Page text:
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Rwanda Takes On Japan In Sitting Volleyball

5 Min Read

Rwanda is scheduled to takeon Japan on Friday evening in the womens sitting volleyball at the ongoing Paralympics in Tokyo.

The World ParaVolley kicked off on August 24 and will conclude on September 5 according to the fixture list for both the men’s and women’s competitions at the Tokyo 2020 Paralympics.

Team Rwanda is drawn from Group B alongside USA, China, Russia. Meanwhile Group A includes; Japan, Canada, Brazil and Italy.

Team Rwanda are the African champions in the women’s sitting volleyball.

Rwanda is the first Sub-Saharan women’s team in history, in any sport, to compete at the Paralympic Games at Rio 2016.

Meanwhile, with the U.S. leading 24-22 and about to serve for match point in a must-win women’s sitting volleyball encounter Wednesday, the Russian Paralympic Committee called a time out.

U.S. coach Bill Hamiter took the occasion to offer his team a little advice.

“Let your training do the work,” Hamiter told his players during the break.

The Americans returned to the court at Makuhari Messe Hall, and Heather Erickson immediately served for the deciding point that gave the U.S. a 3-0 victory over the RPC (25-19, 25-15, 25-22) and propelled the defending Paralympic gold medalists into the semifinals.

The U.S., which scored the final five points of the third set, will face Brazil, a 3-1 winner over Italy, in the first semifinal on Friday. China and Canada will square off in the other semifinal.

“We know them pretty well,” said Hamiter of Brazil. “Of course, we’ll start looking at the video that we have, breaking things down, start our preparations tonight, actually, so we can go through our practice plans tomorrow.”

The U.S. and the RPC had entered the match with identical 1-1 records in Pool B preliminary round play. They had each defeated Rwanda in straight sets but lost 3-0 decisions to China. The U.S. was coming off the loss to China.

“We sided out way better today than we did against China,” Hamiter said. “I don’t know that we attacked better. I think it was maybe more well-timed plays, some things like that.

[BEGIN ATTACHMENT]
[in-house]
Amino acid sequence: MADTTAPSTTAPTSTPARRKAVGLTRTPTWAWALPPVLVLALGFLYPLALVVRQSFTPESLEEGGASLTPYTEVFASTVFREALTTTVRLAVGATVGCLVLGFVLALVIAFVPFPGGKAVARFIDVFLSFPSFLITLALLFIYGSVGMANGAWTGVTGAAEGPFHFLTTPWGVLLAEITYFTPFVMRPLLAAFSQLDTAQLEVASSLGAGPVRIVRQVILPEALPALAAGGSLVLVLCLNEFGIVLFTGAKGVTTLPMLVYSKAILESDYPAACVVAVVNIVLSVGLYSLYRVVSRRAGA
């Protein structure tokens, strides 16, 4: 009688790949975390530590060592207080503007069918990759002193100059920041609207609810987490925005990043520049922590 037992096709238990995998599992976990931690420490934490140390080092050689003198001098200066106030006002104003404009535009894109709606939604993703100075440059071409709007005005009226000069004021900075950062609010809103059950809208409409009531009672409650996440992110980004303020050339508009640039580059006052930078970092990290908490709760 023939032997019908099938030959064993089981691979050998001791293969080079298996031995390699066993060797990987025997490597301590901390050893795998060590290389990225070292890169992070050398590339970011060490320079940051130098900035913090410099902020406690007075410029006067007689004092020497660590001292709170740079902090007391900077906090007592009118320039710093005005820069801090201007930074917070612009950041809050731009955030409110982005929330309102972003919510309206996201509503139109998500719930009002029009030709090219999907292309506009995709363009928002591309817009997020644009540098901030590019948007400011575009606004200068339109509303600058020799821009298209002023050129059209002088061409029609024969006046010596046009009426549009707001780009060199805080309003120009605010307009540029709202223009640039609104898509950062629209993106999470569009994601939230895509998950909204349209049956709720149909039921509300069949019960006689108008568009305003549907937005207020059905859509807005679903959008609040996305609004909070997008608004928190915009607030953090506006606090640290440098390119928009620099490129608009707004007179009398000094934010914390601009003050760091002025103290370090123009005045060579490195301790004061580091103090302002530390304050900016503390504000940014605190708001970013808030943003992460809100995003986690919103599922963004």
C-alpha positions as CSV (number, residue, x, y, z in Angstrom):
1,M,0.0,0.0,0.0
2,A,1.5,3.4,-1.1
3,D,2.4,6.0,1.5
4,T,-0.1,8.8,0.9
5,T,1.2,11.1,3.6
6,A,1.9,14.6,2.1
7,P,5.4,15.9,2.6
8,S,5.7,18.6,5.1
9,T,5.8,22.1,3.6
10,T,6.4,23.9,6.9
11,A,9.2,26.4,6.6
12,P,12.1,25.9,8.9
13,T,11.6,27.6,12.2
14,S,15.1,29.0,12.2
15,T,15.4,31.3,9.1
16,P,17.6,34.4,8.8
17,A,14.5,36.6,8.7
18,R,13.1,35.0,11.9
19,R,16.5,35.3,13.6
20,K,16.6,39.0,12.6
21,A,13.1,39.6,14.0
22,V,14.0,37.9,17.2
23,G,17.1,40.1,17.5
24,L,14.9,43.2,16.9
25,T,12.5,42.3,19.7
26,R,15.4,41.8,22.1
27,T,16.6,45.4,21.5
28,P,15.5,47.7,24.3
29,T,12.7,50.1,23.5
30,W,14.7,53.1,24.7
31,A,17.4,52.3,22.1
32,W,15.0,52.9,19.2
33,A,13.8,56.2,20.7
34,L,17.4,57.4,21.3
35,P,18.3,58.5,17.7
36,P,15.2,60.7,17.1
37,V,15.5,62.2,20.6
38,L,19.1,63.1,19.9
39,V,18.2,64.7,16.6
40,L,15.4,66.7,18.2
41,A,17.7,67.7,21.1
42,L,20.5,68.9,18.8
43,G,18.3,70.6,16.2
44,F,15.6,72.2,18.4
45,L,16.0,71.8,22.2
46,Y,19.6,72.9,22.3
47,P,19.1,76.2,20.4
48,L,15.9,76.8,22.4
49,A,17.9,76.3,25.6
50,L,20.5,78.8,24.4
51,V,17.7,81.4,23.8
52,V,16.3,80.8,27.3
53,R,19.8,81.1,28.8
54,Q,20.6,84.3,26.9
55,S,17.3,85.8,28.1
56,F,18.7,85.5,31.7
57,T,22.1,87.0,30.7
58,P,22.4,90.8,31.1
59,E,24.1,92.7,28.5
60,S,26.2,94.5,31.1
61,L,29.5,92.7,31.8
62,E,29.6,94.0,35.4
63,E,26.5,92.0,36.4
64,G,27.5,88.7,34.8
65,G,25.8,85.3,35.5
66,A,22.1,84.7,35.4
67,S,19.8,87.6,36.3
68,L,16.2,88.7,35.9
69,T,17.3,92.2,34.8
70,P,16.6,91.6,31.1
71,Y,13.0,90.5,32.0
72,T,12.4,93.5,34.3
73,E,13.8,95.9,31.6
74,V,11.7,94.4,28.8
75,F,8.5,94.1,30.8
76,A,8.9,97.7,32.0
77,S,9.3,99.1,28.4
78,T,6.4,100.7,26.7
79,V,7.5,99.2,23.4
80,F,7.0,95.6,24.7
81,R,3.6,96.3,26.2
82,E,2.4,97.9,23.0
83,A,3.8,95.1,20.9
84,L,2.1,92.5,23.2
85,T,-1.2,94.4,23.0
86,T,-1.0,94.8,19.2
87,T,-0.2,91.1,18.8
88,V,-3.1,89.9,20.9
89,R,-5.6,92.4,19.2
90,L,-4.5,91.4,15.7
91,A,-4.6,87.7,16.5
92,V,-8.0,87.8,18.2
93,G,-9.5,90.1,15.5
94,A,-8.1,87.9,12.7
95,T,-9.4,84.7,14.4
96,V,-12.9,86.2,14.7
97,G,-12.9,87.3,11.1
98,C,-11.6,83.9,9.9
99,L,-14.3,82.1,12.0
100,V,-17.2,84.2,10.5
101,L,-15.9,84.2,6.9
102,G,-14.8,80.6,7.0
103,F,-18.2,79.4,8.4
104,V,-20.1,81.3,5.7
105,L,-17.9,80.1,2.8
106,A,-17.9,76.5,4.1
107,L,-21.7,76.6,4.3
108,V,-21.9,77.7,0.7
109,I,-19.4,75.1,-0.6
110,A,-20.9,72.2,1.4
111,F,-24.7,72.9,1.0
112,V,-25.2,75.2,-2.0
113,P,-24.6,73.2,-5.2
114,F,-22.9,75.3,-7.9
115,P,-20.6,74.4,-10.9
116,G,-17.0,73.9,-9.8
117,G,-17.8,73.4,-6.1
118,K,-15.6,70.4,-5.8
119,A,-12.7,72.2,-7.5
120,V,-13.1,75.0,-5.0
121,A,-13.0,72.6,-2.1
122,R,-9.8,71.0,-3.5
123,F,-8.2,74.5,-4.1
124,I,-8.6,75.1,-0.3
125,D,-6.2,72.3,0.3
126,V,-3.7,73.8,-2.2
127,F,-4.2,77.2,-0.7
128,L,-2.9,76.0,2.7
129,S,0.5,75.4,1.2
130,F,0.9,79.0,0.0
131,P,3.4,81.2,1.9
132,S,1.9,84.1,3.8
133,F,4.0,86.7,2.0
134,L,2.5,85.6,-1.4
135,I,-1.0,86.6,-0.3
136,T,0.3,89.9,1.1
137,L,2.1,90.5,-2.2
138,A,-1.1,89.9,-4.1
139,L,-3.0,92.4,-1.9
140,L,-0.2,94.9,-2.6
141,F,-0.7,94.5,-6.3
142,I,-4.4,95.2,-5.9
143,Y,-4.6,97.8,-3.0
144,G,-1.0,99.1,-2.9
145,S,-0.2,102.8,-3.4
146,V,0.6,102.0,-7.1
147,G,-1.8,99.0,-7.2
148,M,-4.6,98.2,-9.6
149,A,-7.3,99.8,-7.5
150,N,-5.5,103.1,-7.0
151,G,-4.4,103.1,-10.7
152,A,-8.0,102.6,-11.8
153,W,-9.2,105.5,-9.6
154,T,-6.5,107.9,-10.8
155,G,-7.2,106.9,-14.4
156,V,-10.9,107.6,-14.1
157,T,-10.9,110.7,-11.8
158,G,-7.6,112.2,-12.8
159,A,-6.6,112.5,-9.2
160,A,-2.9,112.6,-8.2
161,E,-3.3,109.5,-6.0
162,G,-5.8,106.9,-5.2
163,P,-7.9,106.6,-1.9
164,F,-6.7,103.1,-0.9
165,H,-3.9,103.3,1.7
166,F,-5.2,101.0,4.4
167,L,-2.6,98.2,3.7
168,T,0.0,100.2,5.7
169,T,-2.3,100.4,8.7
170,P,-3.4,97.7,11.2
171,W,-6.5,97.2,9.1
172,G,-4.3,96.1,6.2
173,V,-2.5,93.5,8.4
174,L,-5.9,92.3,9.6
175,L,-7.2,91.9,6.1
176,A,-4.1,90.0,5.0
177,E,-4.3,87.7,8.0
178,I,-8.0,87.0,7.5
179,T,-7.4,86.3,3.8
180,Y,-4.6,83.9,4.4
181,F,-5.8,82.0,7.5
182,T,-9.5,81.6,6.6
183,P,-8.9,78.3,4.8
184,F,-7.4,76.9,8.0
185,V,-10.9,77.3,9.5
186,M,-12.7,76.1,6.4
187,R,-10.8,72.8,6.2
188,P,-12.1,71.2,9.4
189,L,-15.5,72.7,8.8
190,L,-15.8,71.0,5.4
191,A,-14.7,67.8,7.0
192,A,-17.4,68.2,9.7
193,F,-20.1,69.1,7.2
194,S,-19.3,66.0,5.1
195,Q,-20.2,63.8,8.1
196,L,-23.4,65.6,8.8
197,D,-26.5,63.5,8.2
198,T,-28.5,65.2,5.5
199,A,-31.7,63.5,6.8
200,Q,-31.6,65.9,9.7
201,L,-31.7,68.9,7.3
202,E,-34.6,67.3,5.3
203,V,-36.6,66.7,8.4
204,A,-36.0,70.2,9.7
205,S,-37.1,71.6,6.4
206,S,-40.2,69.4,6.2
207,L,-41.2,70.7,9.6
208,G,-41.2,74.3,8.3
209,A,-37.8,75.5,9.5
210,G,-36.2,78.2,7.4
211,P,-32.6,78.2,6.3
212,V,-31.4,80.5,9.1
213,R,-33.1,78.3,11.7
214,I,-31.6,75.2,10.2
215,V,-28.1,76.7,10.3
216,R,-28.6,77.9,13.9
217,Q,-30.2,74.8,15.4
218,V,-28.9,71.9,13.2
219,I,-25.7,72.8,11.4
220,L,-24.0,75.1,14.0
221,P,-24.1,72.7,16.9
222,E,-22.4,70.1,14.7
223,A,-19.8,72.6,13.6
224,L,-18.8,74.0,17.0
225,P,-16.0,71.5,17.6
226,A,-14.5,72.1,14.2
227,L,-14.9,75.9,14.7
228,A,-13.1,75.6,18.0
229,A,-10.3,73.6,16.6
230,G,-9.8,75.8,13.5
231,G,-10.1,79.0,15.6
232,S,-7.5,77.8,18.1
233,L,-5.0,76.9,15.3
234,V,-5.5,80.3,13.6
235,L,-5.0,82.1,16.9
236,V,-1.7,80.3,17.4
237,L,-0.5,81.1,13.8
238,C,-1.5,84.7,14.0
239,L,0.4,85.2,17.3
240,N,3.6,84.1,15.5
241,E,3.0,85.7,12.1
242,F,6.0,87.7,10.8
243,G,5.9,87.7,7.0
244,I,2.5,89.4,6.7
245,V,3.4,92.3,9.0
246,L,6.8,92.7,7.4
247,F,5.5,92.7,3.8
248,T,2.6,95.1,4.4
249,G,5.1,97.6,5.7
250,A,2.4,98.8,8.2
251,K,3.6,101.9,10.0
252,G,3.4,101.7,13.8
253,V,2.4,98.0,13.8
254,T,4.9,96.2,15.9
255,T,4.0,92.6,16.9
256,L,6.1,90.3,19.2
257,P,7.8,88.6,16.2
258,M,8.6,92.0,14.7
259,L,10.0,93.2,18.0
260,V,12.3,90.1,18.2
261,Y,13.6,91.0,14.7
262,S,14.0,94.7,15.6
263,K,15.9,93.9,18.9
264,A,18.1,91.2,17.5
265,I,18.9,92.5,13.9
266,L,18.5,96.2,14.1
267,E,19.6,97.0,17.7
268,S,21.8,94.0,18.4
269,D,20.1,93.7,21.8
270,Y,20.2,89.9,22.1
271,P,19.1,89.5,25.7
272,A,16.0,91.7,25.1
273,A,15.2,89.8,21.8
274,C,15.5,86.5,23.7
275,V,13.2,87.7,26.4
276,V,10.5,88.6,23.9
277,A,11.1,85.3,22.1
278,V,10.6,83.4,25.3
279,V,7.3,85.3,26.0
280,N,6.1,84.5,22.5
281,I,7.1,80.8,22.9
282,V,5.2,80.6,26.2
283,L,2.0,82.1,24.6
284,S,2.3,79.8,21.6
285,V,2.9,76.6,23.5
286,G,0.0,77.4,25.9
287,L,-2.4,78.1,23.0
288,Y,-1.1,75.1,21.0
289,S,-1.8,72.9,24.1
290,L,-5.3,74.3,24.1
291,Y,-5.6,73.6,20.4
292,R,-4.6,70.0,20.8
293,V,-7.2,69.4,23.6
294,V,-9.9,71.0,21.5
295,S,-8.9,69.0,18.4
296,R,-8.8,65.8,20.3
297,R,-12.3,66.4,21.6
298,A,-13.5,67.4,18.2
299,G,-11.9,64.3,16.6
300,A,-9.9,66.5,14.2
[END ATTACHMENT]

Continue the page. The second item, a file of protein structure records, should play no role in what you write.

“Our vision of the court was way better today — seeing blocks, seeing what’s open, making smart shots, limiting our errors — all those little things that matter.”

After the Americans won the first two sets with relative ease, the RPC fought back to lead most of the way in the third set and threatened to extend the match.

“I don’t know if they were feeling as much pressure as I was,” Hamiter said of his players. “Every one of the games that I’ve coached, we’ve always had to win one of those matches to make it into the medal rounds. So, we’re used to it, but it’s always one of those things where you sweat it out.

“I liked the first two sets, and then that third set (we) had to struggle a little bit, but then (had) a great comeback.”

The U.S. battled back and eventually tied it at 20-20 on a Lora Webster serve. The RPC scored the next two to go up 22-20, but then the Americans went on their closing spurt to put away the match.

“What we did today directly built off of what we tried to work on yesterday,” Webster said. “In the third set, we came out behind, and we had to dig ourselves out of a hole, and there was no frantic energy.

“Everybody was calm. We all knew what we had to do. And that just goes to show what we worked on yesterday really showed up on the court, and I’m just excited by what we did.”

According to Webster, as the Americans head into the semifinals, they will focus on what they can control on their side of the net.

“People are going to falter, but it’s a team sport for a reason,” Webster said. “So, we’ve got to figure out how to pick each other up, and we did that here. And as long as we continue to do that, then we’ll be on the right trajectory going into the semifinals and, hopefully, into the finals.”